HEARING TRAUMATIC: Tweed Byron Police District Superintendent Wayne Starling said the Law Enforcement Conduct Commission hearing in Sydney was extremely traumatic and emotional for the boy's family and police involved. Photo Marc Stapelberg / The Northern Star
HEARING TRAUMATIC: Tweed Byron Police District Superintendent Wayne Starling said the Law Enforcement Conduct Commission hearing in Sydney was extremely traumatic and emotional for the boy's family and police involved. Photo Marc Stapelberg / The Northern Star Marc Stapelberg

Police hearing was distressing

AFTER attending the hearing at the Law Enforcement Conduct Commission in Sydney last week, Tweed Byron Superintendent Wayne Starling spoke exclusively to The Northern Star.

The commission has been examining the beating handed out to a 16-year-old in the early hours of January 11, 2018, in Byron Bay.

In the altercation, caught on camera and later broadcast on A Current Affair, police officers were shown to have used OC spray, a taser, physical force and 19 baton strikes on the boy.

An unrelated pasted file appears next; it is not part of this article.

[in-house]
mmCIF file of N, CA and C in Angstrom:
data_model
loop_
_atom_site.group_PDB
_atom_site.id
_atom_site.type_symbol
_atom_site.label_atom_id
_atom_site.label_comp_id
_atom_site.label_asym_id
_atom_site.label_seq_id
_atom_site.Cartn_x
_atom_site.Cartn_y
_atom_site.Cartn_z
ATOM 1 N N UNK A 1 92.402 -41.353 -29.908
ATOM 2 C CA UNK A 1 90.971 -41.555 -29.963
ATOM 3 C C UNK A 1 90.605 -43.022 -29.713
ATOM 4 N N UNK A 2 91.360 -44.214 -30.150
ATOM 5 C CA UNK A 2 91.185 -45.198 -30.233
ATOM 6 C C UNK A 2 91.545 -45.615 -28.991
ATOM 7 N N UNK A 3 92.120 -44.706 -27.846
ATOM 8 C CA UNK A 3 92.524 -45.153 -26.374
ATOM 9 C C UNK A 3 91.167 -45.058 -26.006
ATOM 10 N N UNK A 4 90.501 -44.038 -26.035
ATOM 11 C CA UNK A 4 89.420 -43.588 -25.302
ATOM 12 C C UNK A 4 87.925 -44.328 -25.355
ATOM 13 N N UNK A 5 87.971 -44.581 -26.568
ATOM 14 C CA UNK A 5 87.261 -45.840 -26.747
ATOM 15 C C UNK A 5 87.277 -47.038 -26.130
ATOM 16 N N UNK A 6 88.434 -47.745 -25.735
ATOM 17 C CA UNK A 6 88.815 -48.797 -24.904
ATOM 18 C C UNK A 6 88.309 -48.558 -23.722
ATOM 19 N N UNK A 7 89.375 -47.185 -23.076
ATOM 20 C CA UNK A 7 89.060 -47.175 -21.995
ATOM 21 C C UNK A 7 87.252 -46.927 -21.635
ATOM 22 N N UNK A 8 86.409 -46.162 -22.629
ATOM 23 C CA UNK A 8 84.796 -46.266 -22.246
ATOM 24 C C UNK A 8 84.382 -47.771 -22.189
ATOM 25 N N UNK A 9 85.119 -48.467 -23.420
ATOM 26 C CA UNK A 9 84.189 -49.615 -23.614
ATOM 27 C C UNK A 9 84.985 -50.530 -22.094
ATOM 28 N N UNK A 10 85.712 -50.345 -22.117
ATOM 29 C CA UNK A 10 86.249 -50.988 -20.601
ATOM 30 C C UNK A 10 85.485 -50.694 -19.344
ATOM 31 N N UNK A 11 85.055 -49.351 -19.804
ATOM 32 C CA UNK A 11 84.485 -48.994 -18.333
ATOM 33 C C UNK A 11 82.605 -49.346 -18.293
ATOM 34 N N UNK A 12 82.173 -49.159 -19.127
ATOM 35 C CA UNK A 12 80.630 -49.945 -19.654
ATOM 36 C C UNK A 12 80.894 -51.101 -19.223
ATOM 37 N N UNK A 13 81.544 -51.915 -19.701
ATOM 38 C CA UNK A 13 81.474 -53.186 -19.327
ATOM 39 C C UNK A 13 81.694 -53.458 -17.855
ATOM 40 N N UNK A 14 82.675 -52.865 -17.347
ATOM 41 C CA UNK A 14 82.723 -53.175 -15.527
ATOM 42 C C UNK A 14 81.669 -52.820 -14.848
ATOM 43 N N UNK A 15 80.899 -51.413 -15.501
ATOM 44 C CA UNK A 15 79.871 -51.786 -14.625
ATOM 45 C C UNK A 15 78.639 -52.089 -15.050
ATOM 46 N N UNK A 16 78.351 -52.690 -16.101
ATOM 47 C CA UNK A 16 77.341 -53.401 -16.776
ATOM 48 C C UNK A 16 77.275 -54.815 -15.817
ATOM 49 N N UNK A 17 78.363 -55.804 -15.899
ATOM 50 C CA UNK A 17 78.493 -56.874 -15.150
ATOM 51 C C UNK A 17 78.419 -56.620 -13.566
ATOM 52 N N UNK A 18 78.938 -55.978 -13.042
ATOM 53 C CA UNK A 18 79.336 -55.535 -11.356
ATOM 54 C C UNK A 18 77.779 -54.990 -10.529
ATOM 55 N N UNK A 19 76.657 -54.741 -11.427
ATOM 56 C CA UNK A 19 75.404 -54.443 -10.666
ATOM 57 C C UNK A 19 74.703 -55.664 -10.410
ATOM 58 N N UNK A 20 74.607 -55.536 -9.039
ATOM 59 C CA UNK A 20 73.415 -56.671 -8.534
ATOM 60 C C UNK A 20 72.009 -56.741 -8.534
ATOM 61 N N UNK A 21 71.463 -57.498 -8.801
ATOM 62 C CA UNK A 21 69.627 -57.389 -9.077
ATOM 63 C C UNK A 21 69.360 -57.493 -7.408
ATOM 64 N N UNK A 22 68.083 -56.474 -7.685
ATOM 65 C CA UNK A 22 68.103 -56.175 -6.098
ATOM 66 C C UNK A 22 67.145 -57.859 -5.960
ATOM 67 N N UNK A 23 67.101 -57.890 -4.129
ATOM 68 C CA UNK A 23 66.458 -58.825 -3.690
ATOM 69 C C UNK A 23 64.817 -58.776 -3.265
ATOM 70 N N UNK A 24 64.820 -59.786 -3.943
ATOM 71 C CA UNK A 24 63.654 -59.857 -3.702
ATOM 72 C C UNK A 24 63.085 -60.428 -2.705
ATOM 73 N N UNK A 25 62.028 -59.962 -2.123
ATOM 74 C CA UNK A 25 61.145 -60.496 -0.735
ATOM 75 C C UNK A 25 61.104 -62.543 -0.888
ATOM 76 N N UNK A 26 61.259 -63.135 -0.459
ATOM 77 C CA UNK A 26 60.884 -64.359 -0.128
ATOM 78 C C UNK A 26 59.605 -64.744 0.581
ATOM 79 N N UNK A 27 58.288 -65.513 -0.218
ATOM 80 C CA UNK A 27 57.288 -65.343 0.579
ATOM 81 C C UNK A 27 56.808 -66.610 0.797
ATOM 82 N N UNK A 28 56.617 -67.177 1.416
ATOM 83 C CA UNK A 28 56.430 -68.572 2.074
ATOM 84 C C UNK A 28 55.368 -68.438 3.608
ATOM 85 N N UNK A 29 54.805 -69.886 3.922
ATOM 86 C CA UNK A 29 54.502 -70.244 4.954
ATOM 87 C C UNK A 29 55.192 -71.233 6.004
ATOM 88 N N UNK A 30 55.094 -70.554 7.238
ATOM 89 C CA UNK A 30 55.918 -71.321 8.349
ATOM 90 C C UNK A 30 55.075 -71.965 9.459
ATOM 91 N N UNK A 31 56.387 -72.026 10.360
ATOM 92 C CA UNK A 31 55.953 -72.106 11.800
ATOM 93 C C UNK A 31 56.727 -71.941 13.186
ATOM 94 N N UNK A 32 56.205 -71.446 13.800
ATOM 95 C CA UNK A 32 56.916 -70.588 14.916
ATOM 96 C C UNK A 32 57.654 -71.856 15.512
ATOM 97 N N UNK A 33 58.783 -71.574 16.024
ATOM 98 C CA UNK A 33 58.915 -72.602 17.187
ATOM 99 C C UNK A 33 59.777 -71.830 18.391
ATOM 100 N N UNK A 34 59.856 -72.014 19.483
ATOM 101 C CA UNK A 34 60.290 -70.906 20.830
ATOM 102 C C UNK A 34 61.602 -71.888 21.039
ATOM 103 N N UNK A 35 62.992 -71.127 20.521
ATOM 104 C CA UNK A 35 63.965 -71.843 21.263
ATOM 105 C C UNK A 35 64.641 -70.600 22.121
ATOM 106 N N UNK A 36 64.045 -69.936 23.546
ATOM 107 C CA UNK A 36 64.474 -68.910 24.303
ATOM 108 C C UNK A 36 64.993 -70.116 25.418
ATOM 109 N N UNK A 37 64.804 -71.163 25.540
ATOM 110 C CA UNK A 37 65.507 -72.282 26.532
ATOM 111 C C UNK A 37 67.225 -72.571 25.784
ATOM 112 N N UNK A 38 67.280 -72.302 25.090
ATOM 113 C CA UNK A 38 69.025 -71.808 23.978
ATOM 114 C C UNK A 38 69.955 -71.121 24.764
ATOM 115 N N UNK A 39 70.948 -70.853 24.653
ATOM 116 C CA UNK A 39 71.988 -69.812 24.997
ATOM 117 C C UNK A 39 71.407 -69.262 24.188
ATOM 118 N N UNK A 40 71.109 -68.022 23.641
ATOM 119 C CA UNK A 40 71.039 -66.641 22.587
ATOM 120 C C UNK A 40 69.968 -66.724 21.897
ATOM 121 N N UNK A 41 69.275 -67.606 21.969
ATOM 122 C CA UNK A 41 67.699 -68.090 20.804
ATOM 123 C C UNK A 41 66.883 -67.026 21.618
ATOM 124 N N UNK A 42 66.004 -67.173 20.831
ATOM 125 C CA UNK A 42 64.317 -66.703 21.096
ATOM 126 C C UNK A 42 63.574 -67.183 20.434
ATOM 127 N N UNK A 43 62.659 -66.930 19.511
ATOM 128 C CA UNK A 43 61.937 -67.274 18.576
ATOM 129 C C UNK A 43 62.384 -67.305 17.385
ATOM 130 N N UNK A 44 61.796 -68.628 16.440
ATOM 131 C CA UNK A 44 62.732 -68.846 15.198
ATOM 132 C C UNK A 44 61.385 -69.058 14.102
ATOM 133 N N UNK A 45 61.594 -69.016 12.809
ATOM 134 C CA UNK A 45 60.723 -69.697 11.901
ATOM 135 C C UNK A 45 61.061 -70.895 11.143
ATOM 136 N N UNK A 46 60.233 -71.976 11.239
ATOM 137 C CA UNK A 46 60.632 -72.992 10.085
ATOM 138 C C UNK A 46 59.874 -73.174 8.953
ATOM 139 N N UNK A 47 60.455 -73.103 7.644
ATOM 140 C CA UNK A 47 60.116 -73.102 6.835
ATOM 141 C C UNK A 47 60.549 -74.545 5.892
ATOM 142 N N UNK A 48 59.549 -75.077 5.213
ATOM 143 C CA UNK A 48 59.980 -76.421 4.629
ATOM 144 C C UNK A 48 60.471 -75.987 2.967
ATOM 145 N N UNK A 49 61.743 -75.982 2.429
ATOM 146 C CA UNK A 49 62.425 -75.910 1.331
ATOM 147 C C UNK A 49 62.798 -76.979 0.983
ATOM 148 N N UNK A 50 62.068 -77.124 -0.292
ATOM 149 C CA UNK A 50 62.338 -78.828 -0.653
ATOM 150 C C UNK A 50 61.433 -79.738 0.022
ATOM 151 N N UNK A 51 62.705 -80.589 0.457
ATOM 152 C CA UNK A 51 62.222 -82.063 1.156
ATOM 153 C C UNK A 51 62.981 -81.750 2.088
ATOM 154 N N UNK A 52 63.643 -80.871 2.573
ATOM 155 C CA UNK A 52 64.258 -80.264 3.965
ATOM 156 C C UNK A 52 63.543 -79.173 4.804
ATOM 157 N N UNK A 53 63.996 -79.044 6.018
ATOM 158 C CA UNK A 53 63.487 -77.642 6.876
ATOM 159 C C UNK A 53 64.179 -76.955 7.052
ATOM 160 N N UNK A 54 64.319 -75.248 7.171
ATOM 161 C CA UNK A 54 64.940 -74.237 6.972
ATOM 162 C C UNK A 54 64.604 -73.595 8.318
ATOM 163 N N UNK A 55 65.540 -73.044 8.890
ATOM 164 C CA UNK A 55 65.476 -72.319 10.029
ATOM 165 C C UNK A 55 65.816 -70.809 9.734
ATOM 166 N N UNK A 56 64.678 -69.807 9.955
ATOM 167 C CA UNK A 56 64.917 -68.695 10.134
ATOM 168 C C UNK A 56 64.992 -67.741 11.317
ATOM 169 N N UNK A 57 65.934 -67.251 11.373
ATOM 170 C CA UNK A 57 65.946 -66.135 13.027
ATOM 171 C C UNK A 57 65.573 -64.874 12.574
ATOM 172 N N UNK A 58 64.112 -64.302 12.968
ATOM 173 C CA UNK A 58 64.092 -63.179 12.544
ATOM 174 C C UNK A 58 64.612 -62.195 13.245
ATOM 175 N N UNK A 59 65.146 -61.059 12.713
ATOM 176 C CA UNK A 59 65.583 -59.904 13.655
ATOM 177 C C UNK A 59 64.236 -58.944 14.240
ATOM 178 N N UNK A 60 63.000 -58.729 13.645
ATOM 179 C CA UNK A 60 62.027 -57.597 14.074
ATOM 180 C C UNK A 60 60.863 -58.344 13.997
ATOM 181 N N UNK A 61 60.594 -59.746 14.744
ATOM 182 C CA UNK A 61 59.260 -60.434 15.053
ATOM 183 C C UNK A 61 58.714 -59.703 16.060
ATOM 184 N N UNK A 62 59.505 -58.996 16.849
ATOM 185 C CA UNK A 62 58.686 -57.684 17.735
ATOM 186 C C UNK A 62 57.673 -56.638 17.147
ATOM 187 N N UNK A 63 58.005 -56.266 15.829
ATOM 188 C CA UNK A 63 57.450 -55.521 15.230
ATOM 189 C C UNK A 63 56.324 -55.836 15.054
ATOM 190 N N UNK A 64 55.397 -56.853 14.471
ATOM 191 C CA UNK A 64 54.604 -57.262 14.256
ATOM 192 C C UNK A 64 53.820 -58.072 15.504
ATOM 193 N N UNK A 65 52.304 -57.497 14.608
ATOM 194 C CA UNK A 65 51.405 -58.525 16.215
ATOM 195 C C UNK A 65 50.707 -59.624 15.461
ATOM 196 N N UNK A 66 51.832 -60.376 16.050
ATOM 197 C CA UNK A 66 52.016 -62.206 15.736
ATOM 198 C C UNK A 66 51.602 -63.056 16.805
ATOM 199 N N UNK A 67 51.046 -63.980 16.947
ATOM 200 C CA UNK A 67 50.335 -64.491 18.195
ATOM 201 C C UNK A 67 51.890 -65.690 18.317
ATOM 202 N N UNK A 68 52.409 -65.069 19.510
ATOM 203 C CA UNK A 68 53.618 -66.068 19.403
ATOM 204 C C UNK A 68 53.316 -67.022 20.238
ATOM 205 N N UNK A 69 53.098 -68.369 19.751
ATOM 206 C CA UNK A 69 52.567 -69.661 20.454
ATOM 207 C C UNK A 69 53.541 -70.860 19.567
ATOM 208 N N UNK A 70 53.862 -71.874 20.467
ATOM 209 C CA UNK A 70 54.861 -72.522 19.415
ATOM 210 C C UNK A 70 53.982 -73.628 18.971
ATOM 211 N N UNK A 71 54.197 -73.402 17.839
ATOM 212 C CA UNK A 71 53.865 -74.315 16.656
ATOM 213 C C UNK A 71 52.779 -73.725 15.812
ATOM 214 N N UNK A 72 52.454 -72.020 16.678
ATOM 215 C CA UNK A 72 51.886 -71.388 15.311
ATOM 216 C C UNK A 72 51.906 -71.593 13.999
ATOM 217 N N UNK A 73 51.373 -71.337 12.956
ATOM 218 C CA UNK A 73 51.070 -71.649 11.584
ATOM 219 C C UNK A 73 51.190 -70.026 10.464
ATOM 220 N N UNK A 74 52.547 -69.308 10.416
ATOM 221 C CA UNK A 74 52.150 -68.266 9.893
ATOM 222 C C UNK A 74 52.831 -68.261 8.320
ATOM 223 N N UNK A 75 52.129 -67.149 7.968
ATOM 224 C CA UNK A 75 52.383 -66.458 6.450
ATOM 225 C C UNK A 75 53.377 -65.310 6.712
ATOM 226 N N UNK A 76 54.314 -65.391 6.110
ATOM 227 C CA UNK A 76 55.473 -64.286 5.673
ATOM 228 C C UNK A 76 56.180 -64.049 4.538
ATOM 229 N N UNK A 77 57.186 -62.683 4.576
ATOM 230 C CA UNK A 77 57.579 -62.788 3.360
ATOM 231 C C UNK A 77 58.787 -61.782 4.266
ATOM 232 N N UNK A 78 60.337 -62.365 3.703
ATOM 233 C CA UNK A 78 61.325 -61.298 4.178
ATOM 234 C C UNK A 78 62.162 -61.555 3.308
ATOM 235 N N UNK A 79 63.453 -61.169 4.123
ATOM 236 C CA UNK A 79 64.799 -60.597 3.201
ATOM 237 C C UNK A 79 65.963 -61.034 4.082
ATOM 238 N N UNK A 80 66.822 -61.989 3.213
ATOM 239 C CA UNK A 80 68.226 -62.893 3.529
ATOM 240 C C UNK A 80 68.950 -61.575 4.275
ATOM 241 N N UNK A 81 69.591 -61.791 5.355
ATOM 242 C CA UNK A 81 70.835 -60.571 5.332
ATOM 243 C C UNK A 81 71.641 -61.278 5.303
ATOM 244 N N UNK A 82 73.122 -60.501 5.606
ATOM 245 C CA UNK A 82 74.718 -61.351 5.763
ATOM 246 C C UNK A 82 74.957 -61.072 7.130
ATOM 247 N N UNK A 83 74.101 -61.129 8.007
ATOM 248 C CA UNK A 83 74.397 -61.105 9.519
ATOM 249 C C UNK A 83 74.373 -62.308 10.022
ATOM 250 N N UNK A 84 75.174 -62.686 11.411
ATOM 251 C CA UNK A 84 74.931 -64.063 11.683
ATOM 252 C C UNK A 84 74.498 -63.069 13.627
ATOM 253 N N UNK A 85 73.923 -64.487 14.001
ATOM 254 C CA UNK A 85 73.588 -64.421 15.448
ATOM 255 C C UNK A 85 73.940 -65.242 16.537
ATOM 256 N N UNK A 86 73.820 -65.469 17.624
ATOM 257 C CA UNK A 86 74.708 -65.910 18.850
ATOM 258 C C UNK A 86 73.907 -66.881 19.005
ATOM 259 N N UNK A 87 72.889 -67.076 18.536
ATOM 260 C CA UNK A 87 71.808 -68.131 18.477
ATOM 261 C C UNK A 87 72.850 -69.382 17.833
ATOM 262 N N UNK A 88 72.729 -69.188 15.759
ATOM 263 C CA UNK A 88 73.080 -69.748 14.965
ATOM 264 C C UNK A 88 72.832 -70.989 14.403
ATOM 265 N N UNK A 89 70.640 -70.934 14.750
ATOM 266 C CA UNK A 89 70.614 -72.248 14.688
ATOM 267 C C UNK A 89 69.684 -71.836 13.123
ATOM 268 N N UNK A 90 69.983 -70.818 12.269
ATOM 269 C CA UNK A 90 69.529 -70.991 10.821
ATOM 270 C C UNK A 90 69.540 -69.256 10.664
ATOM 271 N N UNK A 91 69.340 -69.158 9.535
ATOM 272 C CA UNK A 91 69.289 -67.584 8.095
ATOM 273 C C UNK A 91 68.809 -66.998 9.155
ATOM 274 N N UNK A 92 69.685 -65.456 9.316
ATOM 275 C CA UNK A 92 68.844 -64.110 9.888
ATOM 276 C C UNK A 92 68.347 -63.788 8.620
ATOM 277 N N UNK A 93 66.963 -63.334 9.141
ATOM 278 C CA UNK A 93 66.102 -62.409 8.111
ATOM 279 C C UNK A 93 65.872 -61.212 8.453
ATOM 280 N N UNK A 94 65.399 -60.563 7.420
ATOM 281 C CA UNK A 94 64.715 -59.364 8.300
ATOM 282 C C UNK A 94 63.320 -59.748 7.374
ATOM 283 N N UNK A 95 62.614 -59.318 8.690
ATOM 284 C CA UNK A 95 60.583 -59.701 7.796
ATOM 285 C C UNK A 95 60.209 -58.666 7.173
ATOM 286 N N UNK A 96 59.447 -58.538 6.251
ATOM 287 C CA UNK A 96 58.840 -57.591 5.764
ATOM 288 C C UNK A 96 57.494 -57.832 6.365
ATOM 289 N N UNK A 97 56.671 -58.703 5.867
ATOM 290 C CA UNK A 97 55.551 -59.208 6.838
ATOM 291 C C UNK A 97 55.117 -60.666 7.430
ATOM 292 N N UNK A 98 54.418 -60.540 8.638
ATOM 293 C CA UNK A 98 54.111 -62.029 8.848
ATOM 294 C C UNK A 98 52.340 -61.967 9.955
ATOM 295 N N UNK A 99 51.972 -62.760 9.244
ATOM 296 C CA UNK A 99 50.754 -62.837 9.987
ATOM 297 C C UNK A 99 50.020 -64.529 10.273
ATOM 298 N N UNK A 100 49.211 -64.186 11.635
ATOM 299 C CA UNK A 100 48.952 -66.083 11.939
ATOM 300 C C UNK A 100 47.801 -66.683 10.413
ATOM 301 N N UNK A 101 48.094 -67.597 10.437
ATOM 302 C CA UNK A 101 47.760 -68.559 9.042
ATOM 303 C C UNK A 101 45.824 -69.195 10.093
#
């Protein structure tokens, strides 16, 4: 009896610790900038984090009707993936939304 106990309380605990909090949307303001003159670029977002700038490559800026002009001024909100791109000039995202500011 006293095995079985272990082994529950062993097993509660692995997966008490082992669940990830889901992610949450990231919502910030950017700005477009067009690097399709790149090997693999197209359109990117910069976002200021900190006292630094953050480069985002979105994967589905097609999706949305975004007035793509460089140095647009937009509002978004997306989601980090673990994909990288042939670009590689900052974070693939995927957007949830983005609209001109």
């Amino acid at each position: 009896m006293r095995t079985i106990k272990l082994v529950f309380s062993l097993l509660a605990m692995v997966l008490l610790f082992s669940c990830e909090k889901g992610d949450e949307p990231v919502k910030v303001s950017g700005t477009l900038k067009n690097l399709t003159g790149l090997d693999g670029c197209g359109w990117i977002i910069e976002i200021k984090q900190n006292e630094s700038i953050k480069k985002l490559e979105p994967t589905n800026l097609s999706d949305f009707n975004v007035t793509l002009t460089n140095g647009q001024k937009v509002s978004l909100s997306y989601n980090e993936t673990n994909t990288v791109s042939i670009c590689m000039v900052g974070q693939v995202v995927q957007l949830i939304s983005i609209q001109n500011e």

Supt Starling said the hearing was incredibly "stressful and harrowing" for all concerned.

"As you are aware the LECC last week and several members attended and gave evidence along with members of the public," he said.

"It was a extremely emotionally and traumatic time for the family and police during the hearings."

Supt Starling said now police will wait on the LECC outcome.

"We are now awaiting on the result and any recommendations from these hearings," he said.

Supt Starling spoke recently about his concern for the safety of his officers based at the popular tourist report which is seeing them increasing levels of violence.


Climate of change

Climate of change

Students marching for climate action

Early registration for charity paddle

Early registration for charity paddle

Mullum2Bruns sign on opens

Last ditch Butler Street rally

Last ditch Butler Street rally

Rally to protest plans for Butler Street